A real hair-rais­ing scan­dal at ESPN

Orlando Sentinel - - PAGE 2 -

It’s been a good cou­ple of weeks if you’re a fan of the apoca­lypse.

Hur­ri­canes are at­tack­ing, North Korea is fir­ing mis­siles and now we must deal with an­other sign that civ­i­liza­tion is about to end. hair is

gone.

Tech­ni­cally, he still has hair. But the ’do that pro­vided decades of de­light and de­ri­sion is no more.

I re­al­ize a few of you may not ap­pre­ci­ate the sig­nif­i­cance of this event. You might have even missed it with all the hub­bub over Sport­sCen­ter an­chor tweet­ing that

wants to re­place U.S. currency with Con­fed­er­ate money.

But this is big. Or it was big.

Kiper’s blow-dried bouf­fant first ap­peared at the 1984 NFL draft.

Legend has it that young Mel had been so busy look­ing at film of the third-string tackle from Idaho State that he didn’t have time to go to the ESPN makeup room, so he just put a Chia pet on his head.

The sides were as long as the top, and it was all combed back and spack­led into place.

It looked like a foot­ball hel­met, only more in­de­struc­tible.

In those days when hel­met phones were on ev­ery team’s draft desk, you half-ex­pected the Bucs rep­re­sen­ta­tive to reach for Kiper’s head and try to pick up the re­ceiver.

We laughed at Kiper Hair, but it saw us through the Cold War, six pres­i­den­cies, five Magic re­build­ing plans and the Macarena.

Then on Thurs­day, with­out any warn­ing, it was gone.

Kiper ap­peared on Sport­sCen­ter to talk about the 2018 NFL Draft. An­chor brought up some­thing far more im­por­tant.

In his usual busi­nesslike bark, Kiper ex­plained that he sim­ply de­cided he wanted shorter hair.

“And hey, 35 years at ESPN, David, time has come where you can fi­nally see my ears,” he said.

There must be more to the story.

It could be an ESPN ploy to dis­tract from the COM­MEN­TARY White House say­ing Hill should be fired and re­placed by

Or since he’s start­ing to gray, maybe ESPN thought Kiper’s Hair was start­ing to re­sem­ble

beard a lit­tle too much and had to go.

What­ever the rea­son, this should cause mil­lions of more sub­scribers to cut the cord. That’s as­sum­ing the world doesn’t end be­fore they can call the ca­ble com­pany.

I re­ally don’t want to add fuel to that in­ferno. I’ll sim­ply say ESPN went too far when it took broad­caster

off the Vir­ginia game and re­as­signed him to Youngstown State.

NASA’s Cassini space­craft. Af­ter 20 years and 2.2 bil­lion miles of ex­plor­ing the cos­mos, it plum­meted into Saturn’s at­mos­phere and burned up on Fri­day.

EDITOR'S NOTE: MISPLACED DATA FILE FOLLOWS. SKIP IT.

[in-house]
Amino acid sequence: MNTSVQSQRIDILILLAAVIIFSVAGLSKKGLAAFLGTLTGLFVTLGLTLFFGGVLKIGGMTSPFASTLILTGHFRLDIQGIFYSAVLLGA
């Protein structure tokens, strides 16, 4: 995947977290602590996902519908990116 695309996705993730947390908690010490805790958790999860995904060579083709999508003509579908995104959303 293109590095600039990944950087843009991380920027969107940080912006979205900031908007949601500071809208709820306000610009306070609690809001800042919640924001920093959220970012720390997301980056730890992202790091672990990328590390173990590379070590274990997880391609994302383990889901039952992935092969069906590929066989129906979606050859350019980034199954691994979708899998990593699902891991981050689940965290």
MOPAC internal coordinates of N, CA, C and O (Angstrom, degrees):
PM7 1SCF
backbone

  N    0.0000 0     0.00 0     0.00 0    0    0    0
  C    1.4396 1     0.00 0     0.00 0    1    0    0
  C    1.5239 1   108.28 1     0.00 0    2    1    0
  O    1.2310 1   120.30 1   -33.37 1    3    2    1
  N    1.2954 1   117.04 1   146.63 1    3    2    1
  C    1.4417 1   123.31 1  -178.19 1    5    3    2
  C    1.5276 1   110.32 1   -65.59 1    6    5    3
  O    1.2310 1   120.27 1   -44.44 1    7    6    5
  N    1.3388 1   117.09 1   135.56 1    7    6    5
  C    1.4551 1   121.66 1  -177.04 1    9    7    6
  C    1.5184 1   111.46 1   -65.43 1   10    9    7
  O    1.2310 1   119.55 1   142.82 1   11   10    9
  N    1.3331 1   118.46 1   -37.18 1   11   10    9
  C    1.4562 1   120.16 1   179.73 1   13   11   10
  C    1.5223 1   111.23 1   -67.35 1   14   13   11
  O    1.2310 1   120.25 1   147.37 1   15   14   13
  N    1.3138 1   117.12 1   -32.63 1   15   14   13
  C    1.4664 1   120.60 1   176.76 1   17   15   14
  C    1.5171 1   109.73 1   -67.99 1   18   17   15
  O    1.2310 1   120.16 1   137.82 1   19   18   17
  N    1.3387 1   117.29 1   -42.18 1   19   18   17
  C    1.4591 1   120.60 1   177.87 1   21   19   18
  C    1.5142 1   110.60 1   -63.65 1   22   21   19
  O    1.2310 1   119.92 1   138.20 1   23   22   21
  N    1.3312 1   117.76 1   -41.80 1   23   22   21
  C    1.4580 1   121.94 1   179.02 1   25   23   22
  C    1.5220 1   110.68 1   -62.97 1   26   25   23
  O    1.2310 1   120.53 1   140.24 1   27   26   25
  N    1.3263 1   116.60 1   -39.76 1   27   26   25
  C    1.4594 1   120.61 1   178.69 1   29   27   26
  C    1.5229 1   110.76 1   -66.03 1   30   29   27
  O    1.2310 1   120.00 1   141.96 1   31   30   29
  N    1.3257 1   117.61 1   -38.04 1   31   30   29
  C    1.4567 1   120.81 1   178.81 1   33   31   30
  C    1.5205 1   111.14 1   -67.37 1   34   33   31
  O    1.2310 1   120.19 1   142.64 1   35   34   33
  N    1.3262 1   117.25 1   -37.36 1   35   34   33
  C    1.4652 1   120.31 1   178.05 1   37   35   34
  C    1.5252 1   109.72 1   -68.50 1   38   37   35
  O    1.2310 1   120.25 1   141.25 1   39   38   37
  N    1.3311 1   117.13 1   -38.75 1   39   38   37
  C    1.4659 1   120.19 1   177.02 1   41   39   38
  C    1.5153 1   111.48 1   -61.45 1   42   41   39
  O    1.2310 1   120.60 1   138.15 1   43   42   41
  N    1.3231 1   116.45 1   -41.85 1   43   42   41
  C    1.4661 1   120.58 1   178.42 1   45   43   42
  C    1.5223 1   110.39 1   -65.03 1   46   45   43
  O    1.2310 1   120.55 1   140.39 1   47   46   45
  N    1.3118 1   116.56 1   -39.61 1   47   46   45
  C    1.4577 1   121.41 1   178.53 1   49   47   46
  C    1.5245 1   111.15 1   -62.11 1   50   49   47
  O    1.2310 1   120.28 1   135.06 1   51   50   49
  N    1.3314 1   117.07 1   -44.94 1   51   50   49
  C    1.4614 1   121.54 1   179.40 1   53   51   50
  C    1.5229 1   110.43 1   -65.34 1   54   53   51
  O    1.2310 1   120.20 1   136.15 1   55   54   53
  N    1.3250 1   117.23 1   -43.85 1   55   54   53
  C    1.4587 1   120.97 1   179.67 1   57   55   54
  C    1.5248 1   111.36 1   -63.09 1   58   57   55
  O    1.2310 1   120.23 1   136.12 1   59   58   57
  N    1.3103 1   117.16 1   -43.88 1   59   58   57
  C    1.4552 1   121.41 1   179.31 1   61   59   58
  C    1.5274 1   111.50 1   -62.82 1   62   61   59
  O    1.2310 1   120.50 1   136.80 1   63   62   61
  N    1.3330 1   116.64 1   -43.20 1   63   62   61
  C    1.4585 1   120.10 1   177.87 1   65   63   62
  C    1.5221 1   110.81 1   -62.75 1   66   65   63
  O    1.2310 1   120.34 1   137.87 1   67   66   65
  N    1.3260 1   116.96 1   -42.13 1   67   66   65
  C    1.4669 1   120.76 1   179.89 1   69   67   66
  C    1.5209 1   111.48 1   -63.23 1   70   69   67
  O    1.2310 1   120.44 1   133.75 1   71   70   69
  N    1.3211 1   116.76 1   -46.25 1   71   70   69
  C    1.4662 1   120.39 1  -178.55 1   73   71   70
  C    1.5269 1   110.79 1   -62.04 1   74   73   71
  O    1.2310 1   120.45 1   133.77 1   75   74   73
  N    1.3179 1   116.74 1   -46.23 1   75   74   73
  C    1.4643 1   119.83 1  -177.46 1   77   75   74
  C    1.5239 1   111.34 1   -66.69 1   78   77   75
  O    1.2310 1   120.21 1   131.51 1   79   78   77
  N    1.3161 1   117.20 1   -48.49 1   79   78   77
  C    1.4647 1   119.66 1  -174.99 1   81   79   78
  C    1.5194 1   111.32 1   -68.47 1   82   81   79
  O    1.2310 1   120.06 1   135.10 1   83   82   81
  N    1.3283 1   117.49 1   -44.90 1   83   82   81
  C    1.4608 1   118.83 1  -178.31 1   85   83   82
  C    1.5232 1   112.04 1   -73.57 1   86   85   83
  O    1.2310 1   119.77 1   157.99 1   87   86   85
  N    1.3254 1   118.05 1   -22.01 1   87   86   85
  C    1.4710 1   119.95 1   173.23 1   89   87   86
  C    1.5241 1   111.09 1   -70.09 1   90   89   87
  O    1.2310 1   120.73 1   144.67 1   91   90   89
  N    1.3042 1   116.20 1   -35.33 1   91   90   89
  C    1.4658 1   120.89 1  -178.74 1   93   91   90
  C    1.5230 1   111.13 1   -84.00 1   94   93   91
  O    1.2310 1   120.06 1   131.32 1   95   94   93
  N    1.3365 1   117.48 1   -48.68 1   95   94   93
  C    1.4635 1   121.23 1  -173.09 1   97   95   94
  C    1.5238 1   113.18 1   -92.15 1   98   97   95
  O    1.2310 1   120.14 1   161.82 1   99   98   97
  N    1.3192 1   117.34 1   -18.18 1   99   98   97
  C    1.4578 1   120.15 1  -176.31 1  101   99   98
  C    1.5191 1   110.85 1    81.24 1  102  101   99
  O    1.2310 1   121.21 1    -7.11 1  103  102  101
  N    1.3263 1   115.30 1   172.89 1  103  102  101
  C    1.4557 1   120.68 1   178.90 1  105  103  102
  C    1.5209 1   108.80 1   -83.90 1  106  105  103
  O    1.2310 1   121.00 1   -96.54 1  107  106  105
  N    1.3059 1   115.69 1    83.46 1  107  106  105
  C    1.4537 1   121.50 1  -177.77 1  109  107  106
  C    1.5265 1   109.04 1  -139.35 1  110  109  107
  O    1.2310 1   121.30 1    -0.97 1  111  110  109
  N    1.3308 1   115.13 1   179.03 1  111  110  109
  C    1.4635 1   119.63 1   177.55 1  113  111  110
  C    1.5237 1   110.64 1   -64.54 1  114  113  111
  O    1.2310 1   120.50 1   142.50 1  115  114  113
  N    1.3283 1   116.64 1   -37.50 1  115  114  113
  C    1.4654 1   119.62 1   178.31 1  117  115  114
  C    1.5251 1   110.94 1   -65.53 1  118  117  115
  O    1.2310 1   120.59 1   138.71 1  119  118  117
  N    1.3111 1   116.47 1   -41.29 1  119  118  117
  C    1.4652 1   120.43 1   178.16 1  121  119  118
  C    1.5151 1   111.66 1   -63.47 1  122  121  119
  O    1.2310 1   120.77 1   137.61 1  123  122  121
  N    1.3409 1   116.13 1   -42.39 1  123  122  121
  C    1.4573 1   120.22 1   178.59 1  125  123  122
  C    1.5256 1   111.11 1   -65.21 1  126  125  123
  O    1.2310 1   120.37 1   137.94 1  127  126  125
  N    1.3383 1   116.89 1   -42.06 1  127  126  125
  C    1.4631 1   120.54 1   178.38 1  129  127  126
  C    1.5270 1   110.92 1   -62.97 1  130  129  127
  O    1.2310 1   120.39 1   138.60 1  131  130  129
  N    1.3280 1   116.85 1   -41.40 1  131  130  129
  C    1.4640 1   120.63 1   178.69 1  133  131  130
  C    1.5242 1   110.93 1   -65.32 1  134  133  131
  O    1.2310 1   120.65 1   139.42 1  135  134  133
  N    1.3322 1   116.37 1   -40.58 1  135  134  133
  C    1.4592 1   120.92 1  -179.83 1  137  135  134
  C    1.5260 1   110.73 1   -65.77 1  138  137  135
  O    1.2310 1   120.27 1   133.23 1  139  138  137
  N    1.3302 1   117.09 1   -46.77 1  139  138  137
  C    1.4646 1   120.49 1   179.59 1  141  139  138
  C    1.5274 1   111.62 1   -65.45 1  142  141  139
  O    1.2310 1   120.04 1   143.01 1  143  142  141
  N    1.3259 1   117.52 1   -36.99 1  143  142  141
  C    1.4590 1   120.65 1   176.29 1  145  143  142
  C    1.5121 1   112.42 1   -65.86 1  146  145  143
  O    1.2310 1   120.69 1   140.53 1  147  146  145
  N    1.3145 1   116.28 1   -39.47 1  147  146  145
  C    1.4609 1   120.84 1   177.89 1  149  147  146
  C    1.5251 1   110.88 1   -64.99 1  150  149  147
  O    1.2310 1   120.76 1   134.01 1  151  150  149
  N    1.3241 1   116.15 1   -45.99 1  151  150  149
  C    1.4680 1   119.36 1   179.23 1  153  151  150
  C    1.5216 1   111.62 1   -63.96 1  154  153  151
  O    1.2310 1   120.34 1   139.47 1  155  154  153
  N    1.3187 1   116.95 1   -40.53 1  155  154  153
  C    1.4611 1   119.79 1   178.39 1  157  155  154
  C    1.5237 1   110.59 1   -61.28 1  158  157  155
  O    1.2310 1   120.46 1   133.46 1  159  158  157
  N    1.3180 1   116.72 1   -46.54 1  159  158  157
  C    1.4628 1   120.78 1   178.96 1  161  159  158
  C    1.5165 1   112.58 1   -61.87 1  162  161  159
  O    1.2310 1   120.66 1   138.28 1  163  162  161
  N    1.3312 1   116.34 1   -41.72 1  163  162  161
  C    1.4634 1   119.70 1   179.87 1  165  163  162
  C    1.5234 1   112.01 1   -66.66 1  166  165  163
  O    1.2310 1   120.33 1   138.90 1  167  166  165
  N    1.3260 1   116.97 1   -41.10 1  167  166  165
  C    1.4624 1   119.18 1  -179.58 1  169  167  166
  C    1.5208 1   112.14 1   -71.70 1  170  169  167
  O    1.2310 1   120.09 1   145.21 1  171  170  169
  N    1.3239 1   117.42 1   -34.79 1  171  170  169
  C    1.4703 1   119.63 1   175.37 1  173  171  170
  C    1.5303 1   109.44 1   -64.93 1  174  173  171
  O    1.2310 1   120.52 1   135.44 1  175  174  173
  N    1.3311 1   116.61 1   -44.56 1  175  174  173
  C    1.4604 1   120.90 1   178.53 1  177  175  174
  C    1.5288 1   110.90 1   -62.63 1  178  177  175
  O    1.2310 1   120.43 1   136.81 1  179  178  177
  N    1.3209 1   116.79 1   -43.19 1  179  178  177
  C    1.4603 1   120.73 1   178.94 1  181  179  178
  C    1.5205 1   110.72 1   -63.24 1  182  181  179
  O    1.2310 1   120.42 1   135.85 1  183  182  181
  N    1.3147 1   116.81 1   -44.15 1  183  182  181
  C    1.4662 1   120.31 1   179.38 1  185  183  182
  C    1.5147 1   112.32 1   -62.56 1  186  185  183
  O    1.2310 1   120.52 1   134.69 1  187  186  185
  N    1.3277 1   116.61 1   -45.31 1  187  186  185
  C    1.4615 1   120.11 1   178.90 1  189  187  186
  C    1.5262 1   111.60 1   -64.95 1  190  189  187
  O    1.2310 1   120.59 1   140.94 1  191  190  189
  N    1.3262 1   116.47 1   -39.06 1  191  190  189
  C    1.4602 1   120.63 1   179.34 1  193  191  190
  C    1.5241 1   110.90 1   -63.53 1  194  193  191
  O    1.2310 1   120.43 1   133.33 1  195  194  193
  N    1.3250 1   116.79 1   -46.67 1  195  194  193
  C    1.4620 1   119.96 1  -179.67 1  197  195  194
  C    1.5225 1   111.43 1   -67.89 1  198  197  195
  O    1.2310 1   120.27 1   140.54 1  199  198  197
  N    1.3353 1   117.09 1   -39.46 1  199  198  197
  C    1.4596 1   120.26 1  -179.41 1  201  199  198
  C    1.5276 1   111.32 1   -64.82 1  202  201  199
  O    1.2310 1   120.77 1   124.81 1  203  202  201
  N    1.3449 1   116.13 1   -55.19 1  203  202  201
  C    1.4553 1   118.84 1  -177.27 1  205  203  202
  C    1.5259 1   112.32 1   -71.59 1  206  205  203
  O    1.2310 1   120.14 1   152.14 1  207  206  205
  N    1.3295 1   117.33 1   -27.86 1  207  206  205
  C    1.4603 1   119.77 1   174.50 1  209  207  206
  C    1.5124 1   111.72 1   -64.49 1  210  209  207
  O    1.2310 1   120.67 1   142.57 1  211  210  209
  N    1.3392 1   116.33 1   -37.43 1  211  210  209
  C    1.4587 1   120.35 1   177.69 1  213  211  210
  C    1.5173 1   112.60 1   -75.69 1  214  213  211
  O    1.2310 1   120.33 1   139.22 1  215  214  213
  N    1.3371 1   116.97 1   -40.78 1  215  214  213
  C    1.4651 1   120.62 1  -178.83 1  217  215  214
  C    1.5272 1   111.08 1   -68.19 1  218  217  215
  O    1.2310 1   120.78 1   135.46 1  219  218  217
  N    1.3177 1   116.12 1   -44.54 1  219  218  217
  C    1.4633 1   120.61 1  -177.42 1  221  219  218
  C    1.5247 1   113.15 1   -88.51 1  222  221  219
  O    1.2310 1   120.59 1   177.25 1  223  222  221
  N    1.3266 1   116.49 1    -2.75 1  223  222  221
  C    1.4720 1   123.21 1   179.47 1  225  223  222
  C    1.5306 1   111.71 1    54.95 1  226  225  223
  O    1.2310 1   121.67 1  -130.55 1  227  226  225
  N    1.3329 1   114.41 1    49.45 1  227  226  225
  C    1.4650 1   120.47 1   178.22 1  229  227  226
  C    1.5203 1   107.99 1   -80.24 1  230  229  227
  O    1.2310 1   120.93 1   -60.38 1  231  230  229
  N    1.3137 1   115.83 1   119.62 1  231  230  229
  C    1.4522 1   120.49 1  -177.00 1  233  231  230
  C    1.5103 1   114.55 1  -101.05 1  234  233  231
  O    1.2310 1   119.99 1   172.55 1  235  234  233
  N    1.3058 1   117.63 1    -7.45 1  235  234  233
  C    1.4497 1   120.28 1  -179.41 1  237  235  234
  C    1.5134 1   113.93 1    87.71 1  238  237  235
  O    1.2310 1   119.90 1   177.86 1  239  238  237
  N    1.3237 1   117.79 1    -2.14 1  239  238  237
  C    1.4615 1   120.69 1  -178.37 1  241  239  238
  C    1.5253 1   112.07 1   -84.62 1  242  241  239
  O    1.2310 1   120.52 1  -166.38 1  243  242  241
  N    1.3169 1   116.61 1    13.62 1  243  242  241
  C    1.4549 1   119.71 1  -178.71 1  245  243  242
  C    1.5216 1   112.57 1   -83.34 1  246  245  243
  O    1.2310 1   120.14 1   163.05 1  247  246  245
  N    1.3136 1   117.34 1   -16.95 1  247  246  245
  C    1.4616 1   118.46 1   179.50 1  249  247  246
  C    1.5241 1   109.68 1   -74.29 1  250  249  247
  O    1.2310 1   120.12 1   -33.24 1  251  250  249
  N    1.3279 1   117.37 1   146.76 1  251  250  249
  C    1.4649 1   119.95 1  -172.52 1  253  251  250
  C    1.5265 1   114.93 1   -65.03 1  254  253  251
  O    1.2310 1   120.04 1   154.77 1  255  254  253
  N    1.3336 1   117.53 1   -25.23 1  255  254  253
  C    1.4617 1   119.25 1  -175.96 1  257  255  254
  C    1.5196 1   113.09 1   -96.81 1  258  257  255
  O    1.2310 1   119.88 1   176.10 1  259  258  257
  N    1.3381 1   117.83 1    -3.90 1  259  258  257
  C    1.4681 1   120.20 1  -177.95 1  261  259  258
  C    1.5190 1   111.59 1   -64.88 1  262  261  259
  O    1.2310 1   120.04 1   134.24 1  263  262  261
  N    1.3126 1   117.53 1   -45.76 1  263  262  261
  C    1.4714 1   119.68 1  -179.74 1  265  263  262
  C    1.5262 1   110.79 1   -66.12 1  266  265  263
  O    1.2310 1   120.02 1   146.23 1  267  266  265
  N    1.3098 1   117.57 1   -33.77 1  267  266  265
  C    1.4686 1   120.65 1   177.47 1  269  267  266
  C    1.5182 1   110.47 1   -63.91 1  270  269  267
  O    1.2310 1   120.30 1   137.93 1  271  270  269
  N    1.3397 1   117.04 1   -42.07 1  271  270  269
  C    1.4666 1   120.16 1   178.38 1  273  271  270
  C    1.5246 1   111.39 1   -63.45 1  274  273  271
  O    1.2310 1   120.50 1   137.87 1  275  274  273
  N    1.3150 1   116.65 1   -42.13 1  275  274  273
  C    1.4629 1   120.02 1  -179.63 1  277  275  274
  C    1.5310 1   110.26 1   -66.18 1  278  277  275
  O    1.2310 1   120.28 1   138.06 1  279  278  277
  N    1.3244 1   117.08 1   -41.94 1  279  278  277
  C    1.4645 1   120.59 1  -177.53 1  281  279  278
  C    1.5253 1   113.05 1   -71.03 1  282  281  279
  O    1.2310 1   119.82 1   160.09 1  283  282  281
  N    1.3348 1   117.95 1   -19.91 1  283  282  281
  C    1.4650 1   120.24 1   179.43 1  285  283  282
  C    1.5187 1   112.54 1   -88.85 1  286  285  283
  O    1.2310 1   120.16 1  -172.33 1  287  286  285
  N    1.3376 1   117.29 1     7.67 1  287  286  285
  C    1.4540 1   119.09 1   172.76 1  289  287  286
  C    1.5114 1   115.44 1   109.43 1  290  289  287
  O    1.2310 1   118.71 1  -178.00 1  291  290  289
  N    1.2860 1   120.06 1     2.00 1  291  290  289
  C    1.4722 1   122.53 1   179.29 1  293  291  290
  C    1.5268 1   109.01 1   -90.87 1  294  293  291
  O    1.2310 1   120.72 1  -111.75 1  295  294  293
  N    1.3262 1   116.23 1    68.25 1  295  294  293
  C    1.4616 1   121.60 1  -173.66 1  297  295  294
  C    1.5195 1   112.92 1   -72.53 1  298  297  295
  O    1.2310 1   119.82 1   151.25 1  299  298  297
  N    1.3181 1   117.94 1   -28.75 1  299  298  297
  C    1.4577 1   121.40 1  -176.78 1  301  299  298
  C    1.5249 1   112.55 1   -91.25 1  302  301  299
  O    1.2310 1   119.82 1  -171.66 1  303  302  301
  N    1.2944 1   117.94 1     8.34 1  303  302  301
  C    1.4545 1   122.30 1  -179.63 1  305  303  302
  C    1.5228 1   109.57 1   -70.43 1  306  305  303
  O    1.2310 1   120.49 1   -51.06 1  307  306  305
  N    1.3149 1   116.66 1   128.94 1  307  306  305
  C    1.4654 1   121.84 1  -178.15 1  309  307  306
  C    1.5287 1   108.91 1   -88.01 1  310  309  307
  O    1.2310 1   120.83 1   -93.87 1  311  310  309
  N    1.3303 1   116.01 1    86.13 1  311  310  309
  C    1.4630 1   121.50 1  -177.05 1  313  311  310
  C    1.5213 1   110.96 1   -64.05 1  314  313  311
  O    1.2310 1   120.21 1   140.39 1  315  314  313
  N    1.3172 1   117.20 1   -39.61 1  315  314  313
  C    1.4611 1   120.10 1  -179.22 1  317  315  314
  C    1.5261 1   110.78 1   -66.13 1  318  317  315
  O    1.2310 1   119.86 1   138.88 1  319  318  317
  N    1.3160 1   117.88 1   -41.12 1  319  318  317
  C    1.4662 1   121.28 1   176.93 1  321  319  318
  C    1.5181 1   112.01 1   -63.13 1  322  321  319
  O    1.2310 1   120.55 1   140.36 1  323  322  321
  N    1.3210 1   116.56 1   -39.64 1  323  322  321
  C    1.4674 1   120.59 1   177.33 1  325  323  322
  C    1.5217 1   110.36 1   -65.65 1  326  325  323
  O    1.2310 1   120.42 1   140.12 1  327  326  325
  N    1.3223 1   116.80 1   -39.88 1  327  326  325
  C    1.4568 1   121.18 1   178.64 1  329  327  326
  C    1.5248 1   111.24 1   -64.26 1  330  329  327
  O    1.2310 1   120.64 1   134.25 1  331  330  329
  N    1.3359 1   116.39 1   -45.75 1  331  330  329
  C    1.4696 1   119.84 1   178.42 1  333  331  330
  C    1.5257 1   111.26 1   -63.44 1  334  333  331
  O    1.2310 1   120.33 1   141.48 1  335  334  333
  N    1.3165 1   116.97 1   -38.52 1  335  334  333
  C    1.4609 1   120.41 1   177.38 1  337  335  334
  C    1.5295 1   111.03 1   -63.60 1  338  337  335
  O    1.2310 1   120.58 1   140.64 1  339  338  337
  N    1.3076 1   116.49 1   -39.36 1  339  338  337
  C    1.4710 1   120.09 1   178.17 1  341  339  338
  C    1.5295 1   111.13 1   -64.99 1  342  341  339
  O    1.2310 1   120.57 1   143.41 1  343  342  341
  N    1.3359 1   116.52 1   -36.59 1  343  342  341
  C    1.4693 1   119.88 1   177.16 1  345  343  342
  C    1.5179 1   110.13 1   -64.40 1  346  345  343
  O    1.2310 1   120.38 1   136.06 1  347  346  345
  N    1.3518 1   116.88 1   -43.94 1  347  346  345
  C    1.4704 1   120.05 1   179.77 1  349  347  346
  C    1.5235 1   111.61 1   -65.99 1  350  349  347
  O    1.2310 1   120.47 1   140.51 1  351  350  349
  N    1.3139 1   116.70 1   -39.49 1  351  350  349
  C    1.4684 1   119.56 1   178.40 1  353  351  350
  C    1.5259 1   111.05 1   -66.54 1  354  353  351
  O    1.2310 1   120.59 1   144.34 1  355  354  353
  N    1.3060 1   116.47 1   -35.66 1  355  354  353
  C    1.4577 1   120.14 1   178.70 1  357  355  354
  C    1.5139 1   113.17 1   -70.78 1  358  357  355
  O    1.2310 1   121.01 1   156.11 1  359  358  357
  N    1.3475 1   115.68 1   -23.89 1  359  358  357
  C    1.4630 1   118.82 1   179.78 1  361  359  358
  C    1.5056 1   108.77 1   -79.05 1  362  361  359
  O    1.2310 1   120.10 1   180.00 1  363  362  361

Due to the de­lay in ra­dio sig­nals reach­ing that far, the probe’s guid­ance sys­tem ap­par­ently short-cir­cuited when it learned the Cubs had won the World Se­ries.

Sports Il­lus­trated. As part of its year-round Swim­suit Is­sue pub­lic­ity cam­paign, it posted shots of a top­less model at a pool in Har­vey-rav­aged Hous­ton. It fol­lowed with shots of the Brook­lyn Nets cheer­lead­ers in biki­nis in Bar­ba­dos, which was flat­tened by Irma.

It seems a bit taste­less, but I’ll for­give S.I. if one of its top­less mod­els shows up with a chain­saw to­day and helps me clear de­bris from my back­yard. and have po­litely de­clined

in­vi­ta­tion to serve as hon­orary cap­tains at a Michi­gan foot­ball game this sea­son. As luck would have it,

will be Ann Ar­bor the week of the Rut­gers game. She re­port­edly is will­ing to show up and blame last fall’s loss to Ohio State on

if Michi­gan will add a speak­ingfee charge of $2,000 to ev­ery ticket.

Sports Il­lus­trated says the cover of next year’s Swim­suit Is­sue will be shot at ei­ther Ch­er­nobyl or Hiroshima.

The Knicks are re­port­edly try­ing to trade

to the NFL for a 1987 Hous­ton Oil­ers hel­met phone.

This just in: NASA has an­nounced the fireball over Saturn Fri­day was ac­tu­ally a foot­ball

threw against the Ti­tans last year, and the Cassini probe is in­tact and will con­tinue its mis­sion to find the real killers of

GAIL BUR­TON/ASSOCIATED PRESS

Back in 2009, ESPN draft an­a­lyst Mel Kiper Jr. al­ready had long es­tab­lished his bouf­fant style of ul­tra con­fi­dence.

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